While its protected geographical indication status allows for 37.5% to 86% alcohol by volume, most Grappas measure about 40%. That is high compared to beer, which averages 4% to 7%, or wine, usually 11% to 13%, but on par with distilled spirits like gin or vodka. A standard 1.5-ounce serving of Grappa averages 97 calories, which is also on par with other distilled beverages.
It's interesting to note that Grappa was initially considered a medicinal remedy. In the Middle Ages, it was used to treat everything from gout to the plague. We can't vouch for its effectiveness, but it's a good bet a swill of Grappa at least eased the pain of the malady. In some circles, Grappa infused with medicinal herbs is still considered a therapeutic remedy.
How To Drink Grappa?
Historically, Grappa has been considered a digestif, a drink to be enjoyed after a meal with dessert, coffee, or on its own served in a stemmed tulip-shaped cordial glass. Ideally, it should be poured about 15 minutes prior to drinking. Young Grappa (giovane) is best served slightly chilled at about 50 degrees Fahrenheit. The nuances of aged Grappas are most discernible at about 60 degrees Fahrenheit. Connoisseurs often dip the tip of a finger into the glass to savor the aromas released as the Grappa evaporates. Although it's usually served as an after-dinner drink, it's also not unheard of to imbibe in a morning tipple on occasion. Caffè corretto is espresso boosted with a few drops of Grappa. Or if that's too much, try adding a resentin (little rinser), a quick swish of Grappa swirled in an empty espresso cup.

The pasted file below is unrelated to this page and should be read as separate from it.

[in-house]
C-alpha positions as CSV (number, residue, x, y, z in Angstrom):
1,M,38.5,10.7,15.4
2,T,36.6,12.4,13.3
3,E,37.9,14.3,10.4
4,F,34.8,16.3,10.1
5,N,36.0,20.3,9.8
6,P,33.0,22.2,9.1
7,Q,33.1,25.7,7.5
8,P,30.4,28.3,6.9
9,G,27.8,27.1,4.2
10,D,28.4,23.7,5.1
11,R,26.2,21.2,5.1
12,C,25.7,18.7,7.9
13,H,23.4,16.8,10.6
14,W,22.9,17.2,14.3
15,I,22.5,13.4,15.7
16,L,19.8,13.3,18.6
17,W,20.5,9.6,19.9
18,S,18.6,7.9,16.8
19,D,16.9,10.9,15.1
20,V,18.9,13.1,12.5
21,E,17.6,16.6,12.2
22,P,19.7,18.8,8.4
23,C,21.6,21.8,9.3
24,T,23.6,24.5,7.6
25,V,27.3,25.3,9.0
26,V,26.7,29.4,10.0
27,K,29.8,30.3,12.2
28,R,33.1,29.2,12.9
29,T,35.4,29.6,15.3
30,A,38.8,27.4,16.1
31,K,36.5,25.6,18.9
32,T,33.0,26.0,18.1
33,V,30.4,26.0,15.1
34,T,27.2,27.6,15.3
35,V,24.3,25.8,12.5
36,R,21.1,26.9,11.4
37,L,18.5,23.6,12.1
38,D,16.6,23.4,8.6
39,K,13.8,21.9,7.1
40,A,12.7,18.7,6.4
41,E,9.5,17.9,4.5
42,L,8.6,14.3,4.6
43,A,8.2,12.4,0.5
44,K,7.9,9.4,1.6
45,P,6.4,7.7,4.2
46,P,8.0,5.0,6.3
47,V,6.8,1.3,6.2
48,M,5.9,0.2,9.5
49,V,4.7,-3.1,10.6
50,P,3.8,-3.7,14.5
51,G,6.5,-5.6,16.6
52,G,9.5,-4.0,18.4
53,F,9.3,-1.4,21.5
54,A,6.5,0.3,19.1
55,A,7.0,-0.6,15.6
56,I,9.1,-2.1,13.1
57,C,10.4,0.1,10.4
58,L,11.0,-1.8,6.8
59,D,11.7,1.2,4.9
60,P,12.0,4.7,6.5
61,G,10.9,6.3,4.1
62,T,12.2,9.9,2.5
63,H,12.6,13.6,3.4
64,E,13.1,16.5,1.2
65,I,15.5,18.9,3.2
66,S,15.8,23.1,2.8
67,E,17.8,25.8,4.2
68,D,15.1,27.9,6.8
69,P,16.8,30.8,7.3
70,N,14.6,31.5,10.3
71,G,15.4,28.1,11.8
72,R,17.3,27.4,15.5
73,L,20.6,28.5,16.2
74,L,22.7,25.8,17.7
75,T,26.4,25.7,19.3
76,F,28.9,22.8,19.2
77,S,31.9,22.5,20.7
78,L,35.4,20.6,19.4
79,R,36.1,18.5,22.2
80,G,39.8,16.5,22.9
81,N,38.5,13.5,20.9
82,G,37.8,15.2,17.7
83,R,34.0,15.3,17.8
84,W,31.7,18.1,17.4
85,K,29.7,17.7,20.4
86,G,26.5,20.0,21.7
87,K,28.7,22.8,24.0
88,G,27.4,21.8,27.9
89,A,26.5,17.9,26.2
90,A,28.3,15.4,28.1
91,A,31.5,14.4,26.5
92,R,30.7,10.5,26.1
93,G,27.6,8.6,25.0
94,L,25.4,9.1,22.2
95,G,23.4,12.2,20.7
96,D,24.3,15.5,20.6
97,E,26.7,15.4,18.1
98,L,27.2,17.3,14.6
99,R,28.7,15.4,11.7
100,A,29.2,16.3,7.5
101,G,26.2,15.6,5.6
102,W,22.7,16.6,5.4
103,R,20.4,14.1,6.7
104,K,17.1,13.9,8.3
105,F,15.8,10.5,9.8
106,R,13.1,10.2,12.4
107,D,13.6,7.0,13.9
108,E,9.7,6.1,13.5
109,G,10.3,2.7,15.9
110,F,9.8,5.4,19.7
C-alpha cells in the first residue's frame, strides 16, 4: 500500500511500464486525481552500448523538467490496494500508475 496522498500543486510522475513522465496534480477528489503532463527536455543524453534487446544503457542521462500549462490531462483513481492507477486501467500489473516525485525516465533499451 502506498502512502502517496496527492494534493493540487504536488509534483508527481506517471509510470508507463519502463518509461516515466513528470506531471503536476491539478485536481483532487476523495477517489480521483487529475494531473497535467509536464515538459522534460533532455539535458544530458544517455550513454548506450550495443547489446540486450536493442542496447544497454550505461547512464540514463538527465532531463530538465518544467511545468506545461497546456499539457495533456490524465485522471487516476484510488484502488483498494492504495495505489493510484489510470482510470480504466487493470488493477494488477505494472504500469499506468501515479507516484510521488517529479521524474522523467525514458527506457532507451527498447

Which brings us to cocktails. The Ve.n.tO. may be the first I.B.A.-recognized Grappa cocktail, but it's unlikely to be the last. According to Difford's Guide, other Grappa-centric cocktails include Affogato (a blend of Grappa, coffee liqueur, cacao liqueur, espresso, and vanilla ice cream) and Grapparita (a Margarita-esque drink made with Grappa, limoncello, lemon juice, and egg white).
Read the original article on Tasting Table.